JavaScript for the C# Guy: Scopes

March 16, 2012
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Another day in JavaScript land for this  C# guy. I am reading the excellent Professional JavaScript for Web Developers and I am finding more and more that separates the two languages. I know everyone will mention it, but I did read JavaScript: The Good Parts and I liked it but it isn’t as comprehensive as this book.

This time I ran into the fact that JavaScript scopes are handled very different from what C# developers should expect. In C#, we have block scoping. What this means is that any block (e.g. {}) defines a variable scope so that outer scopes can’t see the variables created inside. For example:

// C#

var a = "Hello";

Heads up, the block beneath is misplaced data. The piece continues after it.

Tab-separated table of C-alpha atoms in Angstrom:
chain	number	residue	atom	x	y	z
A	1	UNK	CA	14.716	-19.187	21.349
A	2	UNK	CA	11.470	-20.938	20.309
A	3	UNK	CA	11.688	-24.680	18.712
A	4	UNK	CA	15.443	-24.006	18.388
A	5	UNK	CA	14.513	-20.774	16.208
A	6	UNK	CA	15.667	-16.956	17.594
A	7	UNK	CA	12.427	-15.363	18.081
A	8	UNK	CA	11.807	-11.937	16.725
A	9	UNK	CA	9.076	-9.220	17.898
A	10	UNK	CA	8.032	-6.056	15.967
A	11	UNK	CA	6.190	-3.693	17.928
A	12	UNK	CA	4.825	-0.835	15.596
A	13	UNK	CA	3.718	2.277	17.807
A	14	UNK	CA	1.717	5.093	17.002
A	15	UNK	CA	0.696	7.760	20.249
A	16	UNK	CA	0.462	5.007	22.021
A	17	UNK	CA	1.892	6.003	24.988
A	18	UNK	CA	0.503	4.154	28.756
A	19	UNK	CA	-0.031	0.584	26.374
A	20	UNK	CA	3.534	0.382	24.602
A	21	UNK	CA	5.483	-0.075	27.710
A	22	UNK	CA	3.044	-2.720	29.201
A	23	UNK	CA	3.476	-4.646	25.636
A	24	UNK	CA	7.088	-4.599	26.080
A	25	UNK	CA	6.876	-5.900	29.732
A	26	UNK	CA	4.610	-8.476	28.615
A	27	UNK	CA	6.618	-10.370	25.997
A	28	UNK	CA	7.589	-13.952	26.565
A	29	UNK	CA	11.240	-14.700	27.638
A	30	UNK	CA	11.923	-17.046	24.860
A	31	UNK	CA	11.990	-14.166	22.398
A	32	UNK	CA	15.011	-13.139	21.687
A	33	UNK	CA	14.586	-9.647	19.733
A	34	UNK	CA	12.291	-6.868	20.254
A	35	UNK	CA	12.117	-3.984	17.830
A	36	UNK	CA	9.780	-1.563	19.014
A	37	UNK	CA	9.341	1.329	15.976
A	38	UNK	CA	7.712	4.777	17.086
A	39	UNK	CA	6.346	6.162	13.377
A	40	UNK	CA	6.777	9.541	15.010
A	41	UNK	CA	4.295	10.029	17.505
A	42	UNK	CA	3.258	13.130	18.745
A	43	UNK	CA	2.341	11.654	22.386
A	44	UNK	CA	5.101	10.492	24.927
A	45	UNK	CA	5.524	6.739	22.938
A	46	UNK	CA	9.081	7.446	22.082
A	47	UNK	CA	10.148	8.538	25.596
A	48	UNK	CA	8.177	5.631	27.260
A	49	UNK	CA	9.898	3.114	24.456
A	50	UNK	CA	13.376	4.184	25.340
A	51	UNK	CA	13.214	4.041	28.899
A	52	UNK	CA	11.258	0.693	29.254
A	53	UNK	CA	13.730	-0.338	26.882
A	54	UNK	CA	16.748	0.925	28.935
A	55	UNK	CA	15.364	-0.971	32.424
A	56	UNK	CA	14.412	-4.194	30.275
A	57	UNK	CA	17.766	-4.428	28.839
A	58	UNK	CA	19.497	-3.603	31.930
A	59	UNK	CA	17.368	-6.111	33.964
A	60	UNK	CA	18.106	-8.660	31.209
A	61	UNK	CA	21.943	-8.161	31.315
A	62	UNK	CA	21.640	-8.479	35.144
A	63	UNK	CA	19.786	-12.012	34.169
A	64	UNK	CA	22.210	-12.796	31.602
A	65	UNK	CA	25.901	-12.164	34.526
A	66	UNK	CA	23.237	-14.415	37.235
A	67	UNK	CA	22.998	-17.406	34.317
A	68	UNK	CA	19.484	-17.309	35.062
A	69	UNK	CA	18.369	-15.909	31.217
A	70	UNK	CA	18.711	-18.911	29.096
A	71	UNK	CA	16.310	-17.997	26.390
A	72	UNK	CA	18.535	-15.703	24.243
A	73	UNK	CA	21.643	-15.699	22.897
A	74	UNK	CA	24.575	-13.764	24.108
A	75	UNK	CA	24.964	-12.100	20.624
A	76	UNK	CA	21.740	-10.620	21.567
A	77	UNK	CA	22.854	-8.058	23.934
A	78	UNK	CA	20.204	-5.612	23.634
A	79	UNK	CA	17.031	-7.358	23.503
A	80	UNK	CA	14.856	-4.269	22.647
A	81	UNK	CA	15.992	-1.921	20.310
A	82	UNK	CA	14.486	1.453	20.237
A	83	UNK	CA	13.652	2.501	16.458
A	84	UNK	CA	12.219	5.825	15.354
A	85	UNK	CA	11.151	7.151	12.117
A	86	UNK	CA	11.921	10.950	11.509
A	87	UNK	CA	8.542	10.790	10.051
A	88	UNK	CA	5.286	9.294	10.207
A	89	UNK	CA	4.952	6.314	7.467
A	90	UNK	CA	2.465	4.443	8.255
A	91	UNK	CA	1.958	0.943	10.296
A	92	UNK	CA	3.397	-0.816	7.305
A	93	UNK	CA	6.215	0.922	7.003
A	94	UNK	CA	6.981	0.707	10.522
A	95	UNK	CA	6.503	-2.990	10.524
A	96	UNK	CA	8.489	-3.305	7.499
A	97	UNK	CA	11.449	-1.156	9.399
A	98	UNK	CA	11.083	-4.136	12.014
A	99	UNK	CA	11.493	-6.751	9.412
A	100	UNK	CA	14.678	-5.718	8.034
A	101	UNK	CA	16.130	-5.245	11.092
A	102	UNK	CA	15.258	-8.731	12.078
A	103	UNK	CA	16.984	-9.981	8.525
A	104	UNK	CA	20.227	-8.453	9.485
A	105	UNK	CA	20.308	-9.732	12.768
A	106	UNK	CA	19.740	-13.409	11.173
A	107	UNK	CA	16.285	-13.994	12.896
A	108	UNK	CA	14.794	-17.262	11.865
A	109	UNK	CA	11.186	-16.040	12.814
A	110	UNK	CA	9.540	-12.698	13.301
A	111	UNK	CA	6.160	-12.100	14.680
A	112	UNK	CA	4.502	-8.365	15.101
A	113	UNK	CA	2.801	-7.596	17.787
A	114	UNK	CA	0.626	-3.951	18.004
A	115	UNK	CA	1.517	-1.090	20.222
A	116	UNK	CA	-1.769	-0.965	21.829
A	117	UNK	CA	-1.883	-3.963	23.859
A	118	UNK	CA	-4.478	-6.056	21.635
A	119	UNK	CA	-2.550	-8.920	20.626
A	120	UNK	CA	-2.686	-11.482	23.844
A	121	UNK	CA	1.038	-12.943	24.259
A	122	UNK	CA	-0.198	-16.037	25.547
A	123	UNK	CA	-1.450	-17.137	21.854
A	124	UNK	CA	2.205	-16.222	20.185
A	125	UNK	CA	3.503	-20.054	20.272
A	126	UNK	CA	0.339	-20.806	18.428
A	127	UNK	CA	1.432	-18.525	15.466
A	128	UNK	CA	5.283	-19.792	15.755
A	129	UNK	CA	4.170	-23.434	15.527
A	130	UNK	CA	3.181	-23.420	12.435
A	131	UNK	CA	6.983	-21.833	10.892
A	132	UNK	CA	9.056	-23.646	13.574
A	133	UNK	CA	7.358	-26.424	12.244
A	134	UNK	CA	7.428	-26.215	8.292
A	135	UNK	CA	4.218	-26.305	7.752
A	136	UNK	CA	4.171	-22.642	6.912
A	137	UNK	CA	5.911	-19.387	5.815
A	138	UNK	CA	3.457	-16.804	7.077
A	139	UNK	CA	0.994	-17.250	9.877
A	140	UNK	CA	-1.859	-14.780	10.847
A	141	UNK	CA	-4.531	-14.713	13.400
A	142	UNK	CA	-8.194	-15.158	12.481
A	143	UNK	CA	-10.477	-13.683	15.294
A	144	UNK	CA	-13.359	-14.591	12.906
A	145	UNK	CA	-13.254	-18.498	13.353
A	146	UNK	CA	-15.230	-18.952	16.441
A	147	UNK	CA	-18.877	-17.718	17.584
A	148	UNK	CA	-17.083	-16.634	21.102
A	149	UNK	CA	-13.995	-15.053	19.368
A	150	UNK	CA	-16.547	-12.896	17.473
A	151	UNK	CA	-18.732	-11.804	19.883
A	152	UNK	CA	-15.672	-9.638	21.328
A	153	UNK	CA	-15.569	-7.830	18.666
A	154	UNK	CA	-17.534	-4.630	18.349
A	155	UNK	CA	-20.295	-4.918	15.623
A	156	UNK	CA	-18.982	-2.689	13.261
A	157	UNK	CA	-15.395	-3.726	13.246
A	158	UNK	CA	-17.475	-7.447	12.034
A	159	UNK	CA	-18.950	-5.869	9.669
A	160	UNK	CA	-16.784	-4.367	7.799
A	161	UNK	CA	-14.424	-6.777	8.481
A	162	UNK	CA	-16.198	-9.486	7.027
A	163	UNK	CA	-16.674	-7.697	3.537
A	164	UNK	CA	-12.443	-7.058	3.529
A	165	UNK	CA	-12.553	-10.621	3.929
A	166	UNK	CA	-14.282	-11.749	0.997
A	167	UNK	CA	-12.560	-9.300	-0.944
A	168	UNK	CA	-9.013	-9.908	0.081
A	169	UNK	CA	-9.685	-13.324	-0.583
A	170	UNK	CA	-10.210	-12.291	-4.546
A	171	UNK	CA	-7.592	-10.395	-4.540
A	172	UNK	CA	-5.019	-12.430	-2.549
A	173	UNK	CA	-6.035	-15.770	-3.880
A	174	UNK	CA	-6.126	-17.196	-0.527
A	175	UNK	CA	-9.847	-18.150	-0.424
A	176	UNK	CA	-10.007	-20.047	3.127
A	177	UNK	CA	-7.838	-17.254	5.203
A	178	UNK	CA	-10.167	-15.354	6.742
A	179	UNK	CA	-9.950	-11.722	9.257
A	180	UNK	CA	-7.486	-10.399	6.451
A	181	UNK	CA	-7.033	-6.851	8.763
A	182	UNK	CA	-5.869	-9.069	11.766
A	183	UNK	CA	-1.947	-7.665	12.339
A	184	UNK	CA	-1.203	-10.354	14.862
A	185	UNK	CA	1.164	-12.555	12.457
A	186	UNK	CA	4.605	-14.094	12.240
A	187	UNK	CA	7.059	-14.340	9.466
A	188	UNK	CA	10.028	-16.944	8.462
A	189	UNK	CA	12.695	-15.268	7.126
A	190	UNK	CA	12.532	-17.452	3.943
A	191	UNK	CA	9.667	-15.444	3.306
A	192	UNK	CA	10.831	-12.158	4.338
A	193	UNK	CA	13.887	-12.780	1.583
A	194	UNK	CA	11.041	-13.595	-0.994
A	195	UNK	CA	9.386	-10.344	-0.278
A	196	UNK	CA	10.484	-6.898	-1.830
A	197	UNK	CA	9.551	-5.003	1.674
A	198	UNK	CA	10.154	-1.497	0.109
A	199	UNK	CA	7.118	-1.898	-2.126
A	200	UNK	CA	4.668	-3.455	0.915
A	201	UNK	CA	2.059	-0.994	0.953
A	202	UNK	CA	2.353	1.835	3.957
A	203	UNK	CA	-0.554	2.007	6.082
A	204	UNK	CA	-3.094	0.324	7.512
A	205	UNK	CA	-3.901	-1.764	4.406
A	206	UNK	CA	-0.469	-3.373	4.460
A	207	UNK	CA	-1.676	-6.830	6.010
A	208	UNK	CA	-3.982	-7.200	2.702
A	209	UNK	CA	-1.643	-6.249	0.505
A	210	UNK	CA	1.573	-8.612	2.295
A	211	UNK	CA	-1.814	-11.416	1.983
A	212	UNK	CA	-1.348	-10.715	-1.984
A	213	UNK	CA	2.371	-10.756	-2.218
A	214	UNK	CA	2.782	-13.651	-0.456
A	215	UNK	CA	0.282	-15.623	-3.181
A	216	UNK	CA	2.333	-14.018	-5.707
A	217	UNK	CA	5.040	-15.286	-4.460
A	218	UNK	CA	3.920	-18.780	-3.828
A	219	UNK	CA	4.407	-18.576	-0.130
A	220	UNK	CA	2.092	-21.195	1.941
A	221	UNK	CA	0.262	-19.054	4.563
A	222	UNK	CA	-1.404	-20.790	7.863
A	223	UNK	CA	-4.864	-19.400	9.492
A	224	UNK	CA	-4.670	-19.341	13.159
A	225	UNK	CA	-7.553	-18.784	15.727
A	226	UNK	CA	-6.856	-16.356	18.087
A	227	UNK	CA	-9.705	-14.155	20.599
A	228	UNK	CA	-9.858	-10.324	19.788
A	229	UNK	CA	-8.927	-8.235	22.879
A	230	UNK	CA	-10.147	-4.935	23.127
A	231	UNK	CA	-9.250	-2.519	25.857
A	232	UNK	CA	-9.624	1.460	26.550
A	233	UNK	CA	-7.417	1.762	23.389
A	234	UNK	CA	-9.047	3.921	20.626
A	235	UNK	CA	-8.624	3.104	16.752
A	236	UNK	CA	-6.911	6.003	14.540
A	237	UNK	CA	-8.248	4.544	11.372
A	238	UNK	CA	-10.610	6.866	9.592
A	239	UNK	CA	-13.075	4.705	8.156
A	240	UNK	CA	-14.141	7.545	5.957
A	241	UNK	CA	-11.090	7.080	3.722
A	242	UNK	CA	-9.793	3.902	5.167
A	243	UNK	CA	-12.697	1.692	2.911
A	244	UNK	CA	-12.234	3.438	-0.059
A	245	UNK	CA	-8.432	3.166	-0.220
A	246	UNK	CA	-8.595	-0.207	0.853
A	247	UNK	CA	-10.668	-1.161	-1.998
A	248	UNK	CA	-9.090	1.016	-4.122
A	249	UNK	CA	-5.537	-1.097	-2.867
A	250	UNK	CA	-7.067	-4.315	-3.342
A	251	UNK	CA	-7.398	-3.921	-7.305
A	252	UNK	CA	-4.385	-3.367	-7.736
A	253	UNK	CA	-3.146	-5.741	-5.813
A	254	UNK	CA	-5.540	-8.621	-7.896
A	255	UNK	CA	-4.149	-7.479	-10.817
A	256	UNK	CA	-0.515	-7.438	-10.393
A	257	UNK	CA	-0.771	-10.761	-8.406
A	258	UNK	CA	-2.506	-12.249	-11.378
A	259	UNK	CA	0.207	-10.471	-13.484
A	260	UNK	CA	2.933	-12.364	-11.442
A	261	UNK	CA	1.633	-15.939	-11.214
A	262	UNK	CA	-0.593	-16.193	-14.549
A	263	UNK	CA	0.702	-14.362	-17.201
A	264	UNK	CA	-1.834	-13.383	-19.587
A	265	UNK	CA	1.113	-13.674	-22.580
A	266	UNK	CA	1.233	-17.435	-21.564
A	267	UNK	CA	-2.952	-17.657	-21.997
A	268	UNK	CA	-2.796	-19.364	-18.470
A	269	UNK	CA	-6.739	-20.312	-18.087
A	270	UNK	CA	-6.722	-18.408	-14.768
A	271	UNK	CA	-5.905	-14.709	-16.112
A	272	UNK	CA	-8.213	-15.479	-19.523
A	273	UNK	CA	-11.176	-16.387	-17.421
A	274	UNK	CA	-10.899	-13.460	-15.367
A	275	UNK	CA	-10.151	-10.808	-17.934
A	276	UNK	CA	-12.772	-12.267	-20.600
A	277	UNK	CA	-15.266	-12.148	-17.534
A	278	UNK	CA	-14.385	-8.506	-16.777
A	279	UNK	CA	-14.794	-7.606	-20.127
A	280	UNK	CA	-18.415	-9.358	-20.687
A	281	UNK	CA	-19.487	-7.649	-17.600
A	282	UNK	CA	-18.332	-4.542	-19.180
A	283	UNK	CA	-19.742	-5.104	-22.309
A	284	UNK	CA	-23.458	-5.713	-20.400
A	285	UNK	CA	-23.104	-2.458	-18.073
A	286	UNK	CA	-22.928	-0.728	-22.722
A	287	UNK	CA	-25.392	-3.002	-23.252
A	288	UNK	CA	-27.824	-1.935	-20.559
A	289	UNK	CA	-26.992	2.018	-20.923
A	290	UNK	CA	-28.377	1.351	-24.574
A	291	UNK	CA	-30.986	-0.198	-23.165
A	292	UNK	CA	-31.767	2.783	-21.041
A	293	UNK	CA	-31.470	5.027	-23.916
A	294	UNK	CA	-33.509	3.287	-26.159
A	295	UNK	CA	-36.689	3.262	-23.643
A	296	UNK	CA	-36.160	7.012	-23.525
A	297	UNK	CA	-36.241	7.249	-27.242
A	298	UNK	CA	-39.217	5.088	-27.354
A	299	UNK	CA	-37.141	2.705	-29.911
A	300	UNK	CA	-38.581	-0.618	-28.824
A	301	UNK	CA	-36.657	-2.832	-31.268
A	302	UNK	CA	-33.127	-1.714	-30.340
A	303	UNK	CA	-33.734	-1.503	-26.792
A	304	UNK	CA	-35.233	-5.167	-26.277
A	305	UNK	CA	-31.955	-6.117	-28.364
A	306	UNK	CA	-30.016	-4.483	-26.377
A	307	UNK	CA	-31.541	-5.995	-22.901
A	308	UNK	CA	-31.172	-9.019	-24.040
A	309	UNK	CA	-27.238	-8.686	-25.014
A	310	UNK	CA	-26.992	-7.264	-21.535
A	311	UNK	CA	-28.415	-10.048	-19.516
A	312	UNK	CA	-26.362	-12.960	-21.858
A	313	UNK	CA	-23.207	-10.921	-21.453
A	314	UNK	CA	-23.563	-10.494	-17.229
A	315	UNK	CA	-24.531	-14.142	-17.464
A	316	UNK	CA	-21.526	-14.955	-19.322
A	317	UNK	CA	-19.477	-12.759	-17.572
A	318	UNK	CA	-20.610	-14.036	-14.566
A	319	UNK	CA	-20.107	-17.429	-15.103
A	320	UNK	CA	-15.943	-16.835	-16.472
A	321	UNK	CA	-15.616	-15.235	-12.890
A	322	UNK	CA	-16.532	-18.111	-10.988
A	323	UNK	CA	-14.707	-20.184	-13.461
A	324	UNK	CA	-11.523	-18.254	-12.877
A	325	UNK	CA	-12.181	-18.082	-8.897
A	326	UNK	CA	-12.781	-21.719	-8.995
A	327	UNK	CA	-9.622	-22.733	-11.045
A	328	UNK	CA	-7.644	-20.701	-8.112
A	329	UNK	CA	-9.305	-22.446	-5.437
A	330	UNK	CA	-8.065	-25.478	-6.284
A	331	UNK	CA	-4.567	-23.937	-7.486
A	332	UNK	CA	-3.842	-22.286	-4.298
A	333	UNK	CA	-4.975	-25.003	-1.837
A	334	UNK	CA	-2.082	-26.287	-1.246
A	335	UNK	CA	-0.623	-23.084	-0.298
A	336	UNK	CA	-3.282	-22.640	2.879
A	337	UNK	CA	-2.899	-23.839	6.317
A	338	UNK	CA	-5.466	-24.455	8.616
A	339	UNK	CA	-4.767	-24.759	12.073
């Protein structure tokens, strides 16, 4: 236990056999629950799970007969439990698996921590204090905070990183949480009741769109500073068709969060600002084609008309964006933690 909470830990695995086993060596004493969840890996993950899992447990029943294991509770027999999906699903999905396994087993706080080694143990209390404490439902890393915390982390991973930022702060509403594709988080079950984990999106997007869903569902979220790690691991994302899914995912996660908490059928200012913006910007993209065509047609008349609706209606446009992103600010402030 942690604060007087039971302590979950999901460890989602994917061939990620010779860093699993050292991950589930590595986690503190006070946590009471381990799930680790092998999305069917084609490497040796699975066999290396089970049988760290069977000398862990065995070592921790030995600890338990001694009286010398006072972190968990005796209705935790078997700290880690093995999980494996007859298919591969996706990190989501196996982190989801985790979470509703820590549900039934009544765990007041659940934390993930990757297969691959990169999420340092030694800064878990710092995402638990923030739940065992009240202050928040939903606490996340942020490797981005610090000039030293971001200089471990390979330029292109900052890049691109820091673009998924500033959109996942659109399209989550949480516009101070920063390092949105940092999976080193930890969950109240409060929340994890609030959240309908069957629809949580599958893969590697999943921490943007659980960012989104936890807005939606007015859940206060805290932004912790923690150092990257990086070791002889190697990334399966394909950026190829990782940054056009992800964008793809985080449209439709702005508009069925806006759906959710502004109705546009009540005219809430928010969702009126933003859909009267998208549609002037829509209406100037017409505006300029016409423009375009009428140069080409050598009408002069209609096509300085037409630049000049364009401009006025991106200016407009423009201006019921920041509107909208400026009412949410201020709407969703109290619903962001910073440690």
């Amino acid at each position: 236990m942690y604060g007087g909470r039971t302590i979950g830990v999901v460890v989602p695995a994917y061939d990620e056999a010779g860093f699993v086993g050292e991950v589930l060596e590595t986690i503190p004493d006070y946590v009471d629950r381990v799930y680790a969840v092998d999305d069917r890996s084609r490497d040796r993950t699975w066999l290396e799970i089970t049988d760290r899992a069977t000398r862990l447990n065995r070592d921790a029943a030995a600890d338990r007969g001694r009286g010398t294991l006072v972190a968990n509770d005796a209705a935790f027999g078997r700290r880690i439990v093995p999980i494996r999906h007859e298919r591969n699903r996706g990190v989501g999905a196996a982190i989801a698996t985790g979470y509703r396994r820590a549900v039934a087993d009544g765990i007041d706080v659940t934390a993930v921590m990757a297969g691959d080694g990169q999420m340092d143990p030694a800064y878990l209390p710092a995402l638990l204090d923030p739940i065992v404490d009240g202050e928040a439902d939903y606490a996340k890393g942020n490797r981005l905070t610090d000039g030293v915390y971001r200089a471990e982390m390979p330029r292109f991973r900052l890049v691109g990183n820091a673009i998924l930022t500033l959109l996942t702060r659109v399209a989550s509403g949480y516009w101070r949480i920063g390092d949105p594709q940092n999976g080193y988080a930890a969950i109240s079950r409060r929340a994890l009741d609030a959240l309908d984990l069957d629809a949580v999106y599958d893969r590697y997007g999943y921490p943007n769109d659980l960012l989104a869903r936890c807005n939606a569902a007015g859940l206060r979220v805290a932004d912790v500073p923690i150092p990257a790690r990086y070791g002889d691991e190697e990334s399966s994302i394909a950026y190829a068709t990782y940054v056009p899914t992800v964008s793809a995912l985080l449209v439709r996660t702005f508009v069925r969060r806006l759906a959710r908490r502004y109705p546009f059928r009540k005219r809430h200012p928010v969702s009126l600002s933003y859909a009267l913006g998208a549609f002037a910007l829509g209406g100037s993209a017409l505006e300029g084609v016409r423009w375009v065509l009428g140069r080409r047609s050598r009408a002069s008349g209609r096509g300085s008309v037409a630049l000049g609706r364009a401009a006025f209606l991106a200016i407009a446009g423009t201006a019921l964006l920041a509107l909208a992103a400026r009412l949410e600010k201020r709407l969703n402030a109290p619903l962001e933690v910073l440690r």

if (true)
  // This works because there isn't a scope 
  var b = a;

// This doesn't work because the outer scope can't see the inner scope.
var c = b;

In C#, blocks create scopes (e.g. if, for, etc.).  In JavaScript scope is actually handled at the ‘context’ level. In JavaScript, a ‘context’ is created by functions, with and try-catch blocks:

// JavaScript

function foo() {
  var a = "Hello";

  if (true) {
    // This works because the outer scope can see the inner scope
    var b = a;

  // This works because ‘if’ doesn’t create a 
  // context so the b is created in the context.
  var c = b;

// But Functions create scope so these 
// aren't available outside the function
var d = a;

Being aware of these key differences in the scoping between C# and JavaScript will help you not get confused.

For me, I want to know the language (not use another language and generate JavaScript. As a developer, the more languages I understand, the better I am. Trying to fit everything into the C# world, just limits my knowledge, but that’s my opinion. I could be wrong ;)